“Which brings me to my next question. Do you believe there even is a next life?”
“You don’t leave much to the imagination, do you?” he growls.
“Sorry, if this is too much.”
“No, you have a right to know, since you made me. And, shouldn’t you already know the answer to that question? Since you made me and all?”
“Actually,” I say, “I wrote you so that you might answer it for me.”
This was fun. Rigel was keeping me on my toes already.
“So be it.” He lifts a low-hanging branch for me to pass underneath, then is ahead of me again in a few swift strides. I had molded a bit of Aragorn into him, and I could see it already.
“Our leaders tell us there are gods that will receive us if we are victorious and honorable in battle,” he says. “But they themselves don’t avail themselves of the opportunity they claim we have. Why is that? Why would they send the less worthy to fight if they themselves aren’t at the head of the phalanx?”
“I think I know, but I’ll let you tell me.”
“It’s because they don’t believe their own rubbish. They indoctrinate people’s belief’s, but have another philosophy entirely for themselves.” He pushes his cloak out of the way as he works his way through a tight spot between two trees. He extends his hand to help me through the rough stones that block the path.
“What are you hunting today?” I ask.
“Venison. I will mix the meat with that of the farm animals to make it last further. It is what they used to do in the Before.”
“What do you know about Before?”
We stop at the edge of a clearing. The sun shines brightly on the grass and the goldenrod. Dragonflies make a determined path across its length, scanning the meadow for their next meal. We stand to admire it together.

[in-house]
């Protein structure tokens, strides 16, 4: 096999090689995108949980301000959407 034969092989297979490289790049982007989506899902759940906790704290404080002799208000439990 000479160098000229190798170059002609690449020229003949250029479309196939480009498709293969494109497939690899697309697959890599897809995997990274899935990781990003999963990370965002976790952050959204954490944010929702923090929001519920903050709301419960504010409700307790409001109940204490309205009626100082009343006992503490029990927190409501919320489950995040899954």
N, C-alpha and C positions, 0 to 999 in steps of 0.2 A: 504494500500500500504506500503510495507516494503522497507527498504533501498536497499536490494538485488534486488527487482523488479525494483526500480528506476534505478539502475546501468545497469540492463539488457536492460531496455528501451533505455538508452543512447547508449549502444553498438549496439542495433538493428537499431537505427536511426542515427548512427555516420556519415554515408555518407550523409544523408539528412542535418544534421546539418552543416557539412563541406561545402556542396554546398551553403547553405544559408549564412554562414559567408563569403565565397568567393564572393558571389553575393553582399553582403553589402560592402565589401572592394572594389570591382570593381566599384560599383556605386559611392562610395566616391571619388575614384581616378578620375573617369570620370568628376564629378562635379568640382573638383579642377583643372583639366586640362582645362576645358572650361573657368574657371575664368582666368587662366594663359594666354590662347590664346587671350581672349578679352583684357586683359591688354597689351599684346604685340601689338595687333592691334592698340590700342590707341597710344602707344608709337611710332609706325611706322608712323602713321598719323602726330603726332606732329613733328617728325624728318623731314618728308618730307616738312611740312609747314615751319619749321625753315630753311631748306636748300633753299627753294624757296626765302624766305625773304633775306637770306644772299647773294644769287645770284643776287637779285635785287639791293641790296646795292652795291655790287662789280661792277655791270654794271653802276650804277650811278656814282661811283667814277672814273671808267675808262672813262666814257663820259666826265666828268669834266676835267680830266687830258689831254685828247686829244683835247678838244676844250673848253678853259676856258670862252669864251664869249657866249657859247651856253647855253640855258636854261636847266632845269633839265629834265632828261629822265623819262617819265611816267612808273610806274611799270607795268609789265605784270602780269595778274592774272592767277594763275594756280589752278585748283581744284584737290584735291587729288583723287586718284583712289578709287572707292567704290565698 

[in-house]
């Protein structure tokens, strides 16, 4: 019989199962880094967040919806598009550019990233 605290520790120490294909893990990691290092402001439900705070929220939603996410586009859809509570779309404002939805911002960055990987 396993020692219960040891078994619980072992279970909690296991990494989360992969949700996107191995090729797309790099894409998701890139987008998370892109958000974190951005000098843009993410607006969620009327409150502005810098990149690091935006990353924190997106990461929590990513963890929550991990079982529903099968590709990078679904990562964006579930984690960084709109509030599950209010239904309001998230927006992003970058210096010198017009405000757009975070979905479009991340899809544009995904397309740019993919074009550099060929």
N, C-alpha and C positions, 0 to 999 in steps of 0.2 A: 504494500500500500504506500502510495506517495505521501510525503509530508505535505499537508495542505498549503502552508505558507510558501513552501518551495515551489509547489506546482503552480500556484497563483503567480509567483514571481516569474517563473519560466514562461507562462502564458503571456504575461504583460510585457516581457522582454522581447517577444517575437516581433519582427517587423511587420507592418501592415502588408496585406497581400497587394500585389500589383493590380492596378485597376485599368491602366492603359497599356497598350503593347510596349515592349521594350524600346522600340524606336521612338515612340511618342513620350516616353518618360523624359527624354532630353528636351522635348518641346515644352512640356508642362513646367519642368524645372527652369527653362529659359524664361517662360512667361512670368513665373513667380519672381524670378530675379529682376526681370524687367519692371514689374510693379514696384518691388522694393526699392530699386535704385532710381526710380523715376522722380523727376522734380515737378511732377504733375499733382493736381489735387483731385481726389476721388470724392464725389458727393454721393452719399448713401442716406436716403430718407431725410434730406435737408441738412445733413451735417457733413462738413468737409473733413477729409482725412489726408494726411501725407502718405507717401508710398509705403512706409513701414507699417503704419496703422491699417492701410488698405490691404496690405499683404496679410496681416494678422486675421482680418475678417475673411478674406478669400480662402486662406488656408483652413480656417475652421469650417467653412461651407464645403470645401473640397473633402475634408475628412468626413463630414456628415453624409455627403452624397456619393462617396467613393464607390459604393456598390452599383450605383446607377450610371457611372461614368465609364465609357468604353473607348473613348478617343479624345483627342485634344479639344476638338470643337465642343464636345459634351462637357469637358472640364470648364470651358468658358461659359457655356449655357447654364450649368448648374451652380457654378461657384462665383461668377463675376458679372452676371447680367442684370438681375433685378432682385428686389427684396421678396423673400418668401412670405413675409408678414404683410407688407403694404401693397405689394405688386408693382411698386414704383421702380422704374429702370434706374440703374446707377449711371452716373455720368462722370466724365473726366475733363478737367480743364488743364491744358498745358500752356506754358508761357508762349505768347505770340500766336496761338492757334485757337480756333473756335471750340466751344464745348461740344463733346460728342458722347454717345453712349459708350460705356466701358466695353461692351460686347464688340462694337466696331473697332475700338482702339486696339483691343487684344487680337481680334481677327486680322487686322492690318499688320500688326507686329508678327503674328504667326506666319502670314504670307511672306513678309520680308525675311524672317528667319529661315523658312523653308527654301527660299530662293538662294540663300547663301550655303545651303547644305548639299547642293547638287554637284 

“Kairos told me most of what he knew about the Before. I believe that he was taken, along with all the other Wizards, because they are the only ones who spread the truth. In the Before, we were all gods, we could communicate across the world with only the tips of our fingers, we could see the face of those we love far away in magic mirrors. We could fly in dragons that would hold hundreds of us in their bellies and takes us across oceans. Kairos showed me pictures of those times, like windows into that time. I have come to believe him. That time was real.”
He scrunches his bushy eyebrows together to squint at me. “You are from that time, aren’t you? You have come to discover what has happened and to warn them about this, haven’t you?”
“I can’t warn them, Rigel. They won’t listen to one small voice, and many have predicted some kind of future that includes worse destruction than the one you occupy. Be happy you don’t reside in their stories. It is not for me to tell them. I can only imagine and question. Destiny is not in my hands.”
He snorted, and looked out into the meadow. “So now we wait. But we must be silent now, or the deer will sense us.”
“So you’re saying this isn’t a good time to talk?”
“Maybe after I’ve brought dinner home. But don’t be afraid to come back, now that you know where to find me.”